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July 26, 2016

Heat may have burned Mighty Writers' attempt at Guinness World Record

Education Writing
Carroll - Mighty Writers Event Thom Carroll/PhillyVoice

More than 1,000 students came to the steps of the Philadelphia Museum of Art on Tuesday morning in an event hosted by Mighty Writers in hopes of breaking the world record for the most essays written in the same place.

With the temperature topping 90-degrees on Tuesday morning, thousands of students and volunteers sweated it out at the Philadelphia Museum of Art in an attempt to break the world record for most young writers writing in one place, at one time. 

But it all may have been for naught. 

Although organizers believe more than 3,000 children – between the ages of 7 and 17 – were on hand at the art museum steps, an official from the Guinness Book of World Records said if more than 10-percent of the attendees did not participate in the record breaking attempt they would fail – even if the group exceed the 1,179 writers needed to break the current record.

"There were a lot of people coming in and out," said Michael Empric, an adjudicator for Guinness World Records, who was on hand to tally the final essays. "I think it was largely weather related, but if 10 percent left, weren't paying attention or just didn't participate, it would be void." 

The world-record committee would need a few days to compare the number of completed essays – all written on the theme of "if I were president" – to the number sign up sheets and determine the percentage of completed, valid essays. 

Even if the children's work didn't break the record, it won't be for a lack of effort. 

Thom Carroll/PhillyVoice

More than 3,000 students came to the steps of the Philadelphia Museum of Art on Tuesday morning for an event hosted by Mighty Writers in hopes of breaking the world record for the most essays written in the same place.

During the sweltering morning heat, thousands gathered on the hot concrete steps in front of the Philadelphia Museum of Art. Mina Say What, radio host at Power 99, led the children in the attempt. 

Organized by Mighty Writers, a nonprofit group that helps children throughout the city learn to write and think with clarity – full disclosure, this reporter taught writing classes for Mighty Writers for three years – the effort allowed children working with Mighty Writers as well as those from various summer camps and school groups through the city, to participate in an attempt to break a world record.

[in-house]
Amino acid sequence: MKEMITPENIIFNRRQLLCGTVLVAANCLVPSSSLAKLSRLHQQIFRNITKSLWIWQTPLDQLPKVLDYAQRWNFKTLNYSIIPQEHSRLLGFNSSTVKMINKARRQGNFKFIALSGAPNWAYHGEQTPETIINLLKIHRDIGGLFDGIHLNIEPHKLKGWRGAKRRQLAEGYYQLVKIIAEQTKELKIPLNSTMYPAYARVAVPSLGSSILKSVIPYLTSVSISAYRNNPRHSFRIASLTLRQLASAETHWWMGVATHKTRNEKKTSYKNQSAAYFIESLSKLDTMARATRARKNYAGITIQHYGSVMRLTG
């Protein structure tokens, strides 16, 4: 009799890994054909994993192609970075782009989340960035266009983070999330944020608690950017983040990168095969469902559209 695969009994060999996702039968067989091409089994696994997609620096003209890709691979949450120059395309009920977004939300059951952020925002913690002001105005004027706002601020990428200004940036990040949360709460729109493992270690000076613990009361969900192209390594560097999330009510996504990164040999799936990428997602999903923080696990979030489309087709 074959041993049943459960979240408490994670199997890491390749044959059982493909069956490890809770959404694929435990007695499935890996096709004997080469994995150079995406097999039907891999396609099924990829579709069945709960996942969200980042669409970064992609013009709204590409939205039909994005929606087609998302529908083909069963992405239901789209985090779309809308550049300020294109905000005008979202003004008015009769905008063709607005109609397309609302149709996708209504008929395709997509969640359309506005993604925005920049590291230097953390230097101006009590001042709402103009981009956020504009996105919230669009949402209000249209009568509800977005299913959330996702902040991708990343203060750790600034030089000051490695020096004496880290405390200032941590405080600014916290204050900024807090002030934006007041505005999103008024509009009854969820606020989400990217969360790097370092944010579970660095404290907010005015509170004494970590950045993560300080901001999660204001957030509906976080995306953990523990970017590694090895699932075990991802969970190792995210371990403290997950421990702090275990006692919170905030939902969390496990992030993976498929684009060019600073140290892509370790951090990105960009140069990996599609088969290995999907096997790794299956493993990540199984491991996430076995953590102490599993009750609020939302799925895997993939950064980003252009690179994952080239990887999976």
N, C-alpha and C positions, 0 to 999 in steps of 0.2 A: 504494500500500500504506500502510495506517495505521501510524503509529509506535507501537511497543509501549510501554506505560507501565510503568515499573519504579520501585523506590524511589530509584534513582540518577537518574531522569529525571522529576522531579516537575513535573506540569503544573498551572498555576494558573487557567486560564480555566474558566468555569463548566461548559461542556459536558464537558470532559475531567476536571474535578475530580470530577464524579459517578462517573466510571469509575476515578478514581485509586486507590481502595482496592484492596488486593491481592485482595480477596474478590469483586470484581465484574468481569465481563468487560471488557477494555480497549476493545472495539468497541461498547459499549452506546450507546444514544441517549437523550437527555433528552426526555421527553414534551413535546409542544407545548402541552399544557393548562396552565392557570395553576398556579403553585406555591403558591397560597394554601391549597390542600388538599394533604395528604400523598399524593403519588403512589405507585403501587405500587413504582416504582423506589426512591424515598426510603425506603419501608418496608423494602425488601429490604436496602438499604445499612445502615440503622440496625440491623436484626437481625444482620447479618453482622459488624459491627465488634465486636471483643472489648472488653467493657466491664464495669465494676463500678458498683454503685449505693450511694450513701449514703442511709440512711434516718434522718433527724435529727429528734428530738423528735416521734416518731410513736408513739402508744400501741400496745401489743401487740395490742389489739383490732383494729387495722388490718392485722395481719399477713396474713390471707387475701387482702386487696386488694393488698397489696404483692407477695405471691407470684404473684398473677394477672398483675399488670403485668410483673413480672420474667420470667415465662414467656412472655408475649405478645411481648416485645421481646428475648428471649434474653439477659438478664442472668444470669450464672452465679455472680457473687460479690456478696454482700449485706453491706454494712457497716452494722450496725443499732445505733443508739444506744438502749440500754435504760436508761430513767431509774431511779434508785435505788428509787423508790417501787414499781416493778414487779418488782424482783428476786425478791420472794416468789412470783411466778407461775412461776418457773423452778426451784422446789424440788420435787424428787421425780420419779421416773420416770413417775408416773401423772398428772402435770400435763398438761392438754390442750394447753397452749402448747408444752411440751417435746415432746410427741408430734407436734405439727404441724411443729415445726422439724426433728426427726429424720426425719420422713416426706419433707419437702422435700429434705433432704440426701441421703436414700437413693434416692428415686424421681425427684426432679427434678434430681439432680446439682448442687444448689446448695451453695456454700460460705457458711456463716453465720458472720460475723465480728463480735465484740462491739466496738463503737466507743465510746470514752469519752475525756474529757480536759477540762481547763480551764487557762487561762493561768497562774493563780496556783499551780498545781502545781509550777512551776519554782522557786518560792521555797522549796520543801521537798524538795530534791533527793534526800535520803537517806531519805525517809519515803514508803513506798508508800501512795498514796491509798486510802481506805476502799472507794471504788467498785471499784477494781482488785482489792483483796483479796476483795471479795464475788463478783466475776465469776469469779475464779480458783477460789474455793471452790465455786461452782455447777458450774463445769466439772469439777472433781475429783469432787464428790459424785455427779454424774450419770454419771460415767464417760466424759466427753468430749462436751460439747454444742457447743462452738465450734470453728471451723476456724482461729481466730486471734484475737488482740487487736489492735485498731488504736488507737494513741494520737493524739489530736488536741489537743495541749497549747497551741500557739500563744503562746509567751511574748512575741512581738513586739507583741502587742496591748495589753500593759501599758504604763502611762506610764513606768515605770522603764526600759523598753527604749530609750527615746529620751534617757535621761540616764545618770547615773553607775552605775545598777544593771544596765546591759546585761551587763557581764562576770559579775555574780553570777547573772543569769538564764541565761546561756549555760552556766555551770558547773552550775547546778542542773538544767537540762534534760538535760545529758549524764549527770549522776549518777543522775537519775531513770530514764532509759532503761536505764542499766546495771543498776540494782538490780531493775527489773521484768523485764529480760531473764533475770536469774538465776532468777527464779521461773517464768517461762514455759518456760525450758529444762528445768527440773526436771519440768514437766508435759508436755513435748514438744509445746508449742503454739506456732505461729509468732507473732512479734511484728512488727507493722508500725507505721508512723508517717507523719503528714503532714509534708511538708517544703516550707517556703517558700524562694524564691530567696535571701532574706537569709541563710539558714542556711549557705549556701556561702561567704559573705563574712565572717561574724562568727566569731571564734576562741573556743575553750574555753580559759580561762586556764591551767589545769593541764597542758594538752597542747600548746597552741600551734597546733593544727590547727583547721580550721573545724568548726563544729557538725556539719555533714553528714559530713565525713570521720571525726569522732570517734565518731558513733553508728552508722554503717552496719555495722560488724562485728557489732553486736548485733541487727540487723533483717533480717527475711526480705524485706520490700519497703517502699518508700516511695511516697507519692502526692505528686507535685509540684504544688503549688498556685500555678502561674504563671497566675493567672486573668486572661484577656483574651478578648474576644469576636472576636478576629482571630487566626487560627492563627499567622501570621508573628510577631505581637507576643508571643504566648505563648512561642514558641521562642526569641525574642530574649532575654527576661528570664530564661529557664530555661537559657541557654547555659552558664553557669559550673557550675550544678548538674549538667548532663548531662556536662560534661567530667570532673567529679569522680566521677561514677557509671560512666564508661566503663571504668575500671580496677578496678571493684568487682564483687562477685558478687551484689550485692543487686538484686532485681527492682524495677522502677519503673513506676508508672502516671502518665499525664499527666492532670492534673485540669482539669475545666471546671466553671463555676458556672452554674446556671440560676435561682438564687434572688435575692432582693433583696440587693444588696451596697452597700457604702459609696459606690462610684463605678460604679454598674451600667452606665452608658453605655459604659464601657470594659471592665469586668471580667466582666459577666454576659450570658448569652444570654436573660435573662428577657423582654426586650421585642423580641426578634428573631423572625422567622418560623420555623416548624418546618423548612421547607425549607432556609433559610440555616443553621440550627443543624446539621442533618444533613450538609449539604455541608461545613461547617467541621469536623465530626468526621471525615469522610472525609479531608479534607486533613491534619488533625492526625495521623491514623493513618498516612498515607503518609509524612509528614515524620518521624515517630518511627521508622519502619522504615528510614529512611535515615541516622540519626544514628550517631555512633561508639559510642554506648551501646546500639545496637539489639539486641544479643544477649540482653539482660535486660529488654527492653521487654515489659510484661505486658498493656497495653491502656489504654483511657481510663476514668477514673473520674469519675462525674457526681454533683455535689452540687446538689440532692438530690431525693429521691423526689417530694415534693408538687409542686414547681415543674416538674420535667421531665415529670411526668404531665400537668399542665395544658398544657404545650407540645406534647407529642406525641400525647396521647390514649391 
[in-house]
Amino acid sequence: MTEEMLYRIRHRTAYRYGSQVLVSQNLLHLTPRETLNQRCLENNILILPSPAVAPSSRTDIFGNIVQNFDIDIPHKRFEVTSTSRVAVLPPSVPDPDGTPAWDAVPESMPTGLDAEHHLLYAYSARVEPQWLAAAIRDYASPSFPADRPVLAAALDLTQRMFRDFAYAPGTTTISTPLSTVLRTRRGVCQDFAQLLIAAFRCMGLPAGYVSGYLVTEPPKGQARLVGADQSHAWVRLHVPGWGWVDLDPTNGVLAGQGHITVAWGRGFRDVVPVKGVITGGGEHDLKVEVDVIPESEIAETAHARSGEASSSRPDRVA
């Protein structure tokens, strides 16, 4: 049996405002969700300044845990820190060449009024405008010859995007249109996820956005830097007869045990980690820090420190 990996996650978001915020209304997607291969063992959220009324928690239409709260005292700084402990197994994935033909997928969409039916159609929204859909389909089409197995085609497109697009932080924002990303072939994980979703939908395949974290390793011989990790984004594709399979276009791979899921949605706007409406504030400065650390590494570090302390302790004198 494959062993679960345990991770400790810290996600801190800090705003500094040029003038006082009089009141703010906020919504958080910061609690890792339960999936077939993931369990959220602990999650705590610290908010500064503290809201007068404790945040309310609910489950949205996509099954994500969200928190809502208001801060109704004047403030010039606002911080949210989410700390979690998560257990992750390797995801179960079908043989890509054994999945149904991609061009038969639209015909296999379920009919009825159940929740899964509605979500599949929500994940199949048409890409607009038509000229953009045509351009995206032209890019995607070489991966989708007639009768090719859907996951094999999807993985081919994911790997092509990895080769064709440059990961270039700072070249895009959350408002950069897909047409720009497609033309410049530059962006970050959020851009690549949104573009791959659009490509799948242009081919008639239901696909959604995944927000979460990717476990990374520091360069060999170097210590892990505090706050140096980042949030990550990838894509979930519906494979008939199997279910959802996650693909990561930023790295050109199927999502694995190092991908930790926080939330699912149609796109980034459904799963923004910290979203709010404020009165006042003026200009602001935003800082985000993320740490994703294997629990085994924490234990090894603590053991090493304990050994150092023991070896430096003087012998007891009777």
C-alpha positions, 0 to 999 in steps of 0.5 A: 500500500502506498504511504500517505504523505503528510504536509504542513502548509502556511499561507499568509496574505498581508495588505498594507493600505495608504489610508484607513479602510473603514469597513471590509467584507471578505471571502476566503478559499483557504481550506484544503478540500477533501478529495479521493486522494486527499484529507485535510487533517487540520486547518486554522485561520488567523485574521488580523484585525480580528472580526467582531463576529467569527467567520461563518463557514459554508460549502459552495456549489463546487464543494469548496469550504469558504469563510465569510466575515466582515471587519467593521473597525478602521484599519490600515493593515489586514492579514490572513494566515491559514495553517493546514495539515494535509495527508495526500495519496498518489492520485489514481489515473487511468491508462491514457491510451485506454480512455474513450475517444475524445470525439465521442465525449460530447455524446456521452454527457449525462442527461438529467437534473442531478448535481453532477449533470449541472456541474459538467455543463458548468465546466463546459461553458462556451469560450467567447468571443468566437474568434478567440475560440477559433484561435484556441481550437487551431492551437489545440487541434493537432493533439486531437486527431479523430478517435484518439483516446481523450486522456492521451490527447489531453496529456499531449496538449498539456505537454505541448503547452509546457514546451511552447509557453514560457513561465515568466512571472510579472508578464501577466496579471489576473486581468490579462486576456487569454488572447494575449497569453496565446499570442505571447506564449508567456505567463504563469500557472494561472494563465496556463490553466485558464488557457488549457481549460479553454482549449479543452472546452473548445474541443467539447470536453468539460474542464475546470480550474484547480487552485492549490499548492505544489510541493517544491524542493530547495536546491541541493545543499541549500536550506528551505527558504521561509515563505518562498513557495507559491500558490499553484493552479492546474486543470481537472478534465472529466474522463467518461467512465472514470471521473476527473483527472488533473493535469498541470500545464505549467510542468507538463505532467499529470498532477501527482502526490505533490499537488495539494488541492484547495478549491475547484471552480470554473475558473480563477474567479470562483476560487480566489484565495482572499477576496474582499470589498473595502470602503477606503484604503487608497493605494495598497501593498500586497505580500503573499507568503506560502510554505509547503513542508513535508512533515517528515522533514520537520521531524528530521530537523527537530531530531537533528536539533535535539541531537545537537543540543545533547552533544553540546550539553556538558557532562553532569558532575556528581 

The current record of 1,178 simultaneous students writing essays is held by students from Beijing, China, who set the record Sept. 6, 2013. 

Tim Whitaker, founder of Mighty Writers, said he felt the record was ripe for the taking, especially now, with the Democratic National Convention being held in Philadelphia. 

"We wanted to bring this here to shine some light on the literacy crisis in the city," said Whitaker, noting that Philadelphia high schools suffer from a 40-percent dropout rate. "And we wanted to do it during the DNC. That was our momentum." 

During the event, the Phillie Phanatic and Will D. Cat – the mascot for the NCAA men's basketball champion Villanova Wildcats – entertained the crowd of that Whitaker estimated to be more than 3,000 children. The children were given 20 minutes to write an essay on what they would do if given the reins to the White House.

Hayden Mitman /for PhillyVoice

Mateen Wiggins, 10, Mycha Wiggins, 14, and Jalen Hollis, 12, all from West Philadelphia, write essays in an attempt to break a world record on Tuesday.

"I wrote that I would make education free, because everyone needs it," 14-year-old Mycha Wiggins, of West Philadelphia, said.

Wiggins' 10-year-old brother, Mateen, said he wrote about the important role of immigrants in building the United States and how he feels the proposed policy's of Republican presidential nominee Donald Trump's are racist.

"And, I'd also give away candy and ice cream to people so they would go vote," Mateen said. 

To 12-year-old Jalen Hollis, of West Philadelphia, stopping further incidents of police brutality, like those recently in the news, would be a focus of his presidential platform.

"I'd do something about the system. You know, because, people are getting killed. And these people are innocent," Hollis said. "I'd also do something to raise the minimum wage." 

When Empric announced that there would be no determination Tuesday about the world record, Whitaker said he wouldn't be disappointed, no matter the results, because thousands of children turned out to share their love of writing. 

"To me, this is a victory, just getting all these kids out here," he said. 

Officials from the Guinness Book of World Records are expected to return with results from Tuesday's record-breaking attempt in a few days.